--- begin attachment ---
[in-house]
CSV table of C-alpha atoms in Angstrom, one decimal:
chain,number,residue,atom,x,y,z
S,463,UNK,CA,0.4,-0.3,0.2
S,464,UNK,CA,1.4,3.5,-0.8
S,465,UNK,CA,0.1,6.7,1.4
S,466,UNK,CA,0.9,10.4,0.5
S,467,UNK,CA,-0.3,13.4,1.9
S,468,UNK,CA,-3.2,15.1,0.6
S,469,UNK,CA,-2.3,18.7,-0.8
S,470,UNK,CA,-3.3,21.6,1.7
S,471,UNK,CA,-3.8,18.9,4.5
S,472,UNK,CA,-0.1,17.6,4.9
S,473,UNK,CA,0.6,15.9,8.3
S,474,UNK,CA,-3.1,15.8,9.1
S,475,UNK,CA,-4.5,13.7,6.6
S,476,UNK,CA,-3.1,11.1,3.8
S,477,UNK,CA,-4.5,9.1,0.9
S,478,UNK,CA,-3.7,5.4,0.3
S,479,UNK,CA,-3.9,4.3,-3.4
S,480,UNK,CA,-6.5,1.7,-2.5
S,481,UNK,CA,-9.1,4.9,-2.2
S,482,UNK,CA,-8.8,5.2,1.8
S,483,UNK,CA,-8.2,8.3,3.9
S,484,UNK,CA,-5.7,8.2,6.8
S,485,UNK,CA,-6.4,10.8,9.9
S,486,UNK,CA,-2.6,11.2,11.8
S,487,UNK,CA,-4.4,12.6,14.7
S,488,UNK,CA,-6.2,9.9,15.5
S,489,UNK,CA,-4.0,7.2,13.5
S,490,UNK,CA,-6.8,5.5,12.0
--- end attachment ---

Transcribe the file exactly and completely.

[in-house]
CSV table of C-alpha atoms in Angstrom, one decimal:
chain,number,residue,atom,x,y,z
S,463,UNK,CA,0.4,-0.3,0.2
S,464,UNK,CA,1.4,3.5,-0.8
S,465,UNK,CA,0.1,6.7,1.4
S,466,UNK,CA,0.9,10.4,0.5
S,467,UNK,CA,-0.3,13.4,1.9
S,468,UNK,CA,-3.2,15.1,0.6
S,469,UNK,CA,-2.3,18.7,-0.8
S,470,UNK,CA,-3.3,21.6,1.7
S,471,UNK,CA,-3.8,18.9,4.5
S,472,UNK,CA,-0.1,17.6,4.9
S,473,UNK,CA,0.6,15.9,8.3
S,474,UNK,CA,-3.1,15.8,9.1
S,475,UNK,CA,-4.5,13.7,6.6
S,476,UNK,CA,-3.1,11.1,3.8
S,477,UNK,CA,-4.5,9.1,0.9
S,478,UNK,CA,-3.7,5.4,0.3
S,479,UNK,CA,-3.9,4.3,-3.4
S,480,UNK,CA,-6.5,1.7,-2.5
S,481,UNK,CA,-9.1,4.9,-2.2
S,482,UNK,CA,-8.8,5.2,1.8
S,483,UNK,CA,-8.2,8.3,3.9
S,484,UNK,CA,-5.7,8.2,6.8
S,485,UNK,CA,-6.4,10.8,9.9
S,486,UNK,CA,-2.6,11.2,11.8
S,487,UNK,CA,-4.4,12.6,14.7
S,488,UNK,CA,-6.2,9.9,15.5
S,489,UNK,CA,-4.0,7.2,13.5
S,490,UNK,CA,-6.8,5.5,12.0